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Carolina Redemption: Ann Donald Reviews Wiley Cash’s Second Novel This Dark Road to Mercy

By Ann Donald for The Sunday Times

This Dark Road to MercyThis Dark Road to Mercy
Wiley Cash (Doubleday)
***

Wiley Cash’s first book, A Land More Kind than Home, made readers sit up and take note: An author to watch had arrived.

In it, Cash created an unforgettable cast of characters, writing with a restraint that did nothing to lessen the chilling anxiety that pervaded the story. Like the best scary movies, this book was nail-biting stuff.

As so often happens when expectations are raised, then, readers pouncing on Cash’s second book will be a little disappointed.

Not that This Dark Road to Mercy is bad – far from it. It also presents characters that find their way into your heart and mind. And they inhabit a story that you’ll want to read.

Easter and Ruby Quillby are sisters whose father abandons them, and whose mother dies. Cash captures these girls as deftly as he did Jess Hall in his first book: Easter’s tough shell as she assumes responsibility; the innocence of Ruby and her need for someone to keep her safe.

This story, too, is set in North Carolina – a landscape that unfolds through the sparest of descriptions, but is fully realised. The precarious existence of the two girls is founded on love, but underpinned by the weakness and neglect of unreliable adults. Easter and Ruby grow, slowly, almost imperceptibly – as does Wade, the girls’ father, into something not foreseen at the start. This is where the author’s heart is – offering the hope of redemption when none seems possible.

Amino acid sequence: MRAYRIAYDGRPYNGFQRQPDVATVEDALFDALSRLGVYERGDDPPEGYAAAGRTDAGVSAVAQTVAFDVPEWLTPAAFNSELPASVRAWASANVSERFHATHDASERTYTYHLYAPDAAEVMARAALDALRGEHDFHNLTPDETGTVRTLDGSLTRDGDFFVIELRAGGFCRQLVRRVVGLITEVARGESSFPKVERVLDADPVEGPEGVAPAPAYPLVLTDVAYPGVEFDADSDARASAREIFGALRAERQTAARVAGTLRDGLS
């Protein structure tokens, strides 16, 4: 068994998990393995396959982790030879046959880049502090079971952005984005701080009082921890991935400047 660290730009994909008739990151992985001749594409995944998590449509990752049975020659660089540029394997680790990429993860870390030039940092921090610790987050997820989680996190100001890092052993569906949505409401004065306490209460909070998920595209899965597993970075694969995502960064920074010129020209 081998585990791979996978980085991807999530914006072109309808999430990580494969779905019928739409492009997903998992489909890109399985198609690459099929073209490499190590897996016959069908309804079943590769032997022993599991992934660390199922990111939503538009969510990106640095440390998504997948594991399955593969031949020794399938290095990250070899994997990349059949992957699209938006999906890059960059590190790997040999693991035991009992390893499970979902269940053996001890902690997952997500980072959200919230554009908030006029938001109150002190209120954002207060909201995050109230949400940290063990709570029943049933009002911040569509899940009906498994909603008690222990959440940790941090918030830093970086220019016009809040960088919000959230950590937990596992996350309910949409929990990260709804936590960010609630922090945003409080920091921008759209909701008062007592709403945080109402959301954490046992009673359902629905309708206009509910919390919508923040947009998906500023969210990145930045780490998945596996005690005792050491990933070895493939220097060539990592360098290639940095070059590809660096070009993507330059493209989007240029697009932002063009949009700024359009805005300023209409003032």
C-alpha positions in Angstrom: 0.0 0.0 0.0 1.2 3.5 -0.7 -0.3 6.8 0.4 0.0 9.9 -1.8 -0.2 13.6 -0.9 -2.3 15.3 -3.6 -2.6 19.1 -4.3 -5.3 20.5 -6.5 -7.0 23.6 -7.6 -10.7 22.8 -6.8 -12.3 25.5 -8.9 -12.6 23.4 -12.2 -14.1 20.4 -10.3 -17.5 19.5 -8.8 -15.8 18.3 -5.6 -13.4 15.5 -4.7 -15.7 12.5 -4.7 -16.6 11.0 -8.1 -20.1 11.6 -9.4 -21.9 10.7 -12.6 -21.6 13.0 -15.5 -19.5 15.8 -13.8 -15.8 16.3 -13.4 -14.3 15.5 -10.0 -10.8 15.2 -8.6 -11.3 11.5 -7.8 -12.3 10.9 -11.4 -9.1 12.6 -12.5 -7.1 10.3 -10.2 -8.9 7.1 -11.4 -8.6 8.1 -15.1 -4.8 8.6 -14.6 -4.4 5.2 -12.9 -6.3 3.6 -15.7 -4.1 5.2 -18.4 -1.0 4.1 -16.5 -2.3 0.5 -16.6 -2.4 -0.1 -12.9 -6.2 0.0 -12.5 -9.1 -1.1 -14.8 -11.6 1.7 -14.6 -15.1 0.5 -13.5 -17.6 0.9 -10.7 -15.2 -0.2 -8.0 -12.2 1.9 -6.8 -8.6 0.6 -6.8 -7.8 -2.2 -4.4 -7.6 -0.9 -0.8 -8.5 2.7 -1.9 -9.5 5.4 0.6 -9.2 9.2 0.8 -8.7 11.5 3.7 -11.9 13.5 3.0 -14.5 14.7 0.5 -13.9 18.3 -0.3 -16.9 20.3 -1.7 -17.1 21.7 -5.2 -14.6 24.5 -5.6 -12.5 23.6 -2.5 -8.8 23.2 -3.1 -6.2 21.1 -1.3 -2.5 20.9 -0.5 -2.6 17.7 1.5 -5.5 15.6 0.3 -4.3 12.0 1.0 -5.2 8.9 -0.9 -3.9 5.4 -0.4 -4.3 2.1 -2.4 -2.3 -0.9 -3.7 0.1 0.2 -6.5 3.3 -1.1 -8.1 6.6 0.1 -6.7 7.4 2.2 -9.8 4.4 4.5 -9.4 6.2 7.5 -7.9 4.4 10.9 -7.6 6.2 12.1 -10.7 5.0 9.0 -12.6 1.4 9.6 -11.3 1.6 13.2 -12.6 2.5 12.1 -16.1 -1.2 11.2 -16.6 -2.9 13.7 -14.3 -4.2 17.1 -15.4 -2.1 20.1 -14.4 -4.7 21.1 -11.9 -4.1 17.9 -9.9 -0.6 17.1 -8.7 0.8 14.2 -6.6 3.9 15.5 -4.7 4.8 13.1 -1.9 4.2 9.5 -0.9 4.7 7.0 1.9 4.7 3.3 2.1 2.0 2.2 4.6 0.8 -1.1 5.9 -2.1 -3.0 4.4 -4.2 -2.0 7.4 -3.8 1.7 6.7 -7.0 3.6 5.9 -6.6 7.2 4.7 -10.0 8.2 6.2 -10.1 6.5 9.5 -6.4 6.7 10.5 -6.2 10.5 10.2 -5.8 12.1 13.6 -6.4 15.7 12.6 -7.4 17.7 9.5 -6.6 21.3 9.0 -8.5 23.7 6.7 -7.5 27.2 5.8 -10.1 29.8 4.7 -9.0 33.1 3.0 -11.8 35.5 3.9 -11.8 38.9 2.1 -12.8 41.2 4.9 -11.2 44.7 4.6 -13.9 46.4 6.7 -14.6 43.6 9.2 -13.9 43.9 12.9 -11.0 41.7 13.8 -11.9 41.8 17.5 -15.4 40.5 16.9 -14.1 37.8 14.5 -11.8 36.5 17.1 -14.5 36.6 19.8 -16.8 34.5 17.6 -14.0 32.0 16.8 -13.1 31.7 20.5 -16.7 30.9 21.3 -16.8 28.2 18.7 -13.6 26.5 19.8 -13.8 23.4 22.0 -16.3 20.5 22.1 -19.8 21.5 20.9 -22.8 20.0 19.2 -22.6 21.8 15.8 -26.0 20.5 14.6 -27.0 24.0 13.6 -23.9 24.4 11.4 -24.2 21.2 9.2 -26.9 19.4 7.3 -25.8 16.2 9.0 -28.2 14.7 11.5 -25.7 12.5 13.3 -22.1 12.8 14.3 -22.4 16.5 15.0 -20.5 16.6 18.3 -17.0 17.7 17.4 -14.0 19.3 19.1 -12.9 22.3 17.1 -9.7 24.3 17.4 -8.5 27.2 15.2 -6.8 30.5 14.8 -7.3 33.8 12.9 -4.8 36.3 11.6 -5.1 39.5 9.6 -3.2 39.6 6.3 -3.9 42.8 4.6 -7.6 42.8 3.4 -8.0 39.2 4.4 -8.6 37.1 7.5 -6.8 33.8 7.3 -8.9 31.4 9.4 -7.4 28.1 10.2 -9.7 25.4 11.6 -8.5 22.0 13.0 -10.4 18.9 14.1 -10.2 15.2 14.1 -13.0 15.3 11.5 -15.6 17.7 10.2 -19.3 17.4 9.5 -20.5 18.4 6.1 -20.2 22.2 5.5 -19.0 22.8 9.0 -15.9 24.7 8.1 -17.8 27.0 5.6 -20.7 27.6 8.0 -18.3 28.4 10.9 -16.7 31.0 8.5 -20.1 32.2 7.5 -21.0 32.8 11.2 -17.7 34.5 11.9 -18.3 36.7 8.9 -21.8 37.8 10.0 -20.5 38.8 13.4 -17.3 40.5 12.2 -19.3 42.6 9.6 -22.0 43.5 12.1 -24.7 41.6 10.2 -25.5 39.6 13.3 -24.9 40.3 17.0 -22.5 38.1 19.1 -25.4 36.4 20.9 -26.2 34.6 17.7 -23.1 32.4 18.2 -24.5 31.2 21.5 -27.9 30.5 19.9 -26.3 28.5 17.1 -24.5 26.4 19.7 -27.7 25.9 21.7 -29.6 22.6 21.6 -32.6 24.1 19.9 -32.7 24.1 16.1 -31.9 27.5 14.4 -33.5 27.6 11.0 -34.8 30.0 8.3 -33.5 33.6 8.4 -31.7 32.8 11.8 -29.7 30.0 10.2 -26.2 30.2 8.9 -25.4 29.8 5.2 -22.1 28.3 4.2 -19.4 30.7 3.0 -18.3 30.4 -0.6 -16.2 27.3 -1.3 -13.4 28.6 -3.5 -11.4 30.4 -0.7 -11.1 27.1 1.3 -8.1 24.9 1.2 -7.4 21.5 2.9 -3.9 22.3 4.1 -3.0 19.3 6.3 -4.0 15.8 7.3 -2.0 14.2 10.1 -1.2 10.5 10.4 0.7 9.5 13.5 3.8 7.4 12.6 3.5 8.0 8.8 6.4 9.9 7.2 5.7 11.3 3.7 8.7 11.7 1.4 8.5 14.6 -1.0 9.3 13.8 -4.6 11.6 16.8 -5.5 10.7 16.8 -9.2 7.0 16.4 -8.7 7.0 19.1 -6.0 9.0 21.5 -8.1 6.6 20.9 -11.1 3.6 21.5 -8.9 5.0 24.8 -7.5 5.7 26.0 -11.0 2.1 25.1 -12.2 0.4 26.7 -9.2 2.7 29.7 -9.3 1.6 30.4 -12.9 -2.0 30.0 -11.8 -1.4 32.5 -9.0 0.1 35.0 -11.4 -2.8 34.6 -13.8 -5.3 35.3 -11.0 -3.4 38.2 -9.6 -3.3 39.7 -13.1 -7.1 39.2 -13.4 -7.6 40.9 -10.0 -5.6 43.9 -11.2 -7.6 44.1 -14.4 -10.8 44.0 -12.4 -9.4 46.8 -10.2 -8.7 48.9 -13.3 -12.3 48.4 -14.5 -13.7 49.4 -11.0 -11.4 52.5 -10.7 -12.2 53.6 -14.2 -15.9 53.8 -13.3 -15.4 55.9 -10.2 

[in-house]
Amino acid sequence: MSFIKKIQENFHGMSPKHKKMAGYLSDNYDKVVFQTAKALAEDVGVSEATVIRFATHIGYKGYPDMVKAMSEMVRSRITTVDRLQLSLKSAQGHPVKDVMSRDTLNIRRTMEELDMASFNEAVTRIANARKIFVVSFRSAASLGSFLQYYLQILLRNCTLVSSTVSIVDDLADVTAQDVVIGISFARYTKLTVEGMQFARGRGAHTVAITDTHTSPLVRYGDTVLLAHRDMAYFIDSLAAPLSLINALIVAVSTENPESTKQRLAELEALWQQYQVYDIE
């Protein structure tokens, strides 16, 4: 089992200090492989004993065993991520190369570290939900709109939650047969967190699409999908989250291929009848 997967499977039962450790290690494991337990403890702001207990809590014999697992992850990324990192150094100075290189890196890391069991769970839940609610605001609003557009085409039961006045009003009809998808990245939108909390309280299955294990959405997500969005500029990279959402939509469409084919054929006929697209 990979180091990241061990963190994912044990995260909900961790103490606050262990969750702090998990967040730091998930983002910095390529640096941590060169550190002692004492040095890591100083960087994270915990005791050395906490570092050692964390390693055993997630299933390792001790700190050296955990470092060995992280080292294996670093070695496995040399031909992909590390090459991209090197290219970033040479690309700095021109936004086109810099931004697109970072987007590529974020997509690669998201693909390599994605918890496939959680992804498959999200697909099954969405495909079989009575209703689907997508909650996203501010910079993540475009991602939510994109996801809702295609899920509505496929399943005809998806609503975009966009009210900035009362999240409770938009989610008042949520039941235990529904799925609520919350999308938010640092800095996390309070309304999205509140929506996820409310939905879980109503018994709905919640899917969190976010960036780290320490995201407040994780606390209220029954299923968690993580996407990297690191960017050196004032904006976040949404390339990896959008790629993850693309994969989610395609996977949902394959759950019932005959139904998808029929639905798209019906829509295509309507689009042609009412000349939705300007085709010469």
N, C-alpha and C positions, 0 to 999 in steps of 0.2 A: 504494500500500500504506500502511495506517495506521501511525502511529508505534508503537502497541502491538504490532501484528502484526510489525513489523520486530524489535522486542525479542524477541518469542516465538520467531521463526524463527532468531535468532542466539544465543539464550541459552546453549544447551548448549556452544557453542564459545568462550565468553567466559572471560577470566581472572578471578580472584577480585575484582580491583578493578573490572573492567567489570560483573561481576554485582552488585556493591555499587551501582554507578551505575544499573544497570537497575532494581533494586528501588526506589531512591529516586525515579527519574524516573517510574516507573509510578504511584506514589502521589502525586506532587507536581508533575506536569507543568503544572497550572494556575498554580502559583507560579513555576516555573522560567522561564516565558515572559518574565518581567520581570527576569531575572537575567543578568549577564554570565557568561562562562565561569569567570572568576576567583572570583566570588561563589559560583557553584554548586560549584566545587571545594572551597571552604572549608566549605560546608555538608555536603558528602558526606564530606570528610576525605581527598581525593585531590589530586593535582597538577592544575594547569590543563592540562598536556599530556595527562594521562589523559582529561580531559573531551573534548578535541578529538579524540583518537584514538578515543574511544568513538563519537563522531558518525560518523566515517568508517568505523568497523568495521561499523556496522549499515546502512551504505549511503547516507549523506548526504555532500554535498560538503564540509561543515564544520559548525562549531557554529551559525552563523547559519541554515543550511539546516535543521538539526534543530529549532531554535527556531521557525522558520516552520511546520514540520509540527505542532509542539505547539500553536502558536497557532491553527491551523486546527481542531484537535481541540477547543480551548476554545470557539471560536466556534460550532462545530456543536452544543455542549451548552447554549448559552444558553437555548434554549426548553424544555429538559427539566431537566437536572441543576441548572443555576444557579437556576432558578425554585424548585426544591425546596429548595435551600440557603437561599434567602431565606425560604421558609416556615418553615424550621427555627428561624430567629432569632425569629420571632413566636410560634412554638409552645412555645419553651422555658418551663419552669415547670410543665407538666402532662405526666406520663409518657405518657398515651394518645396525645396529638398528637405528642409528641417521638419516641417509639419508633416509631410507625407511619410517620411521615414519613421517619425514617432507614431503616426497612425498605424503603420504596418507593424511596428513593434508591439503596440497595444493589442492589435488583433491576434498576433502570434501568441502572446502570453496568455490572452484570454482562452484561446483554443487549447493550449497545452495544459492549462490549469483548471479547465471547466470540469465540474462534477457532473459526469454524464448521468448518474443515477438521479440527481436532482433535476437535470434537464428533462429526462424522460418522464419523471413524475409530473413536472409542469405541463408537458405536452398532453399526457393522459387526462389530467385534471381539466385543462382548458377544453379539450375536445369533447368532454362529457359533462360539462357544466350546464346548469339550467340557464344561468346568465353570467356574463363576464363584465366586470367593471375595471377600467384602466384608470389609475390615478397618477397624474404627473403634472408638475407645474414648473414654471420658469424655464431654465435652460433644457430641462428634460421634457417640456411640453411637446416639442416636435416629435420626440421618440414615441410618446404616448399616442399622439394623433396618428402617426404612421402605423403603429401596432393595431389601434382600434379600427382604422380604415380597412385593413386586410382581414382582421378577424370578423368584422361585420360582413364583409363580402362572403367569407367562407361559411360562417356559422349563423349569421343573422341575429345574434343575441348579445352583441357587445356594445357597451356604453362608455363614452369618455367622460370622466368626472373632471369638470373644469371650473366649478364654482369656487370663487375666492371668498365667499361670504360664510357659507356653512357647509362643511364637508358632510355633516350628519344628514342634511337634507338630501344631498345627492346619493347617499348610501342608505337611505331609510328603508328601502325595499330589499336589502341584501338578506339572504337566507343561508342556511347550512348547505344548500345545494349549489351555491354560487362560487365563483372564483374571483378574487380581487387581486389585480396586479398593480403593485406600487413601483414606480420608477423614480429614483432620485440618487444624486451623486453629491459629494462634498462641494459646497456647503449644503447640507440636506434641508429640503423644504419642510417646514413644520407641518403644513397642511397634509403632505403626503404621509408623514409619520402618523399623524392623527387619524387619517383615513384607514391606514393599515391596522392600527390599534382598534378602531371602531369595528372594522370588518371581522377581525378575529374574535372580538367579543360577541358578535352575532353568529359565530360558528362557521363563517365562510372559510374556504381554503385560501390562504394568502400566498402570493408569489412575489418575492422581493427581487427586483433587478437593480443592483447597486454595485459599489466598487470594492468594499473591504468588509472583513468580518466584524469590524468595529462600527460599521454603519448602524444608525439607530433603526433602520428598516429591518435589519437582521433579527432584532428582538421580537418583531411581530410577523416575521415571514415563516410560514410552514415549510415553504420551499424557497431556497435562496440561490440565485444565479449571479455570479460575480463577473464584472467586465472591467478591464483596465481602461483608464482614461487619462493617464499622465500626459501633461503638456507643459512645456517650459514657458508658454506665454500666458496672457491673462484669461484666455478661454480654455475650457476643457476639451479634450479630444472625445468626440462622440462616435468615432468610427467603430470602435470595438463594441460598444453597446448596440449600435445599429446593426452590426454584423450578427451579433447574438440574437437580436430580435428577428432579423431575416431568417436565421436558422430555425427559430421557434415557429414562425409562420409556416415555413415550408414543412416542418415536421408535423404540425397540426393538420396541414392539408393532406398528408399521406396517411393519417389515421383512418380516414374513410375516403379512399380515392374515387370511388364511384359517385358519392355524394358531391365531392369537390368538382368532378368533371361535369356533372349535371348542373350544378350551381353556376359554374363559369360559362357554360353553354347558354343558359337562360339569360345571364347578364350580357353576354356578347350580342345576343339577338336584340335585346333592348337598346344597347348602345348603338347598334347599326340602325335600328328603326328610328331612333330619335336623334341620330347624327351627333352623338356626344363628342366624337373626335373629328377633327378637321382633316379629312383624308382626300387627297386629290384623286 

It’s in the broader plotting that the book unravels. When Wade reappears and absconds with his daughters, on the run from his past with a knapsack full of trouble on his back, the story falters. A baseball motif attempts to hold its strands together, but is too weak to bear the strain. Unlike in A Land More Kind than Home, the action doesn’t emerge out of the characters; it is imposed on them.

But it is a better book than many others on bookshop shelves, and is a sign of an author just limbering up. Wiley Cash remains one to watch.

- @AnnDonald3

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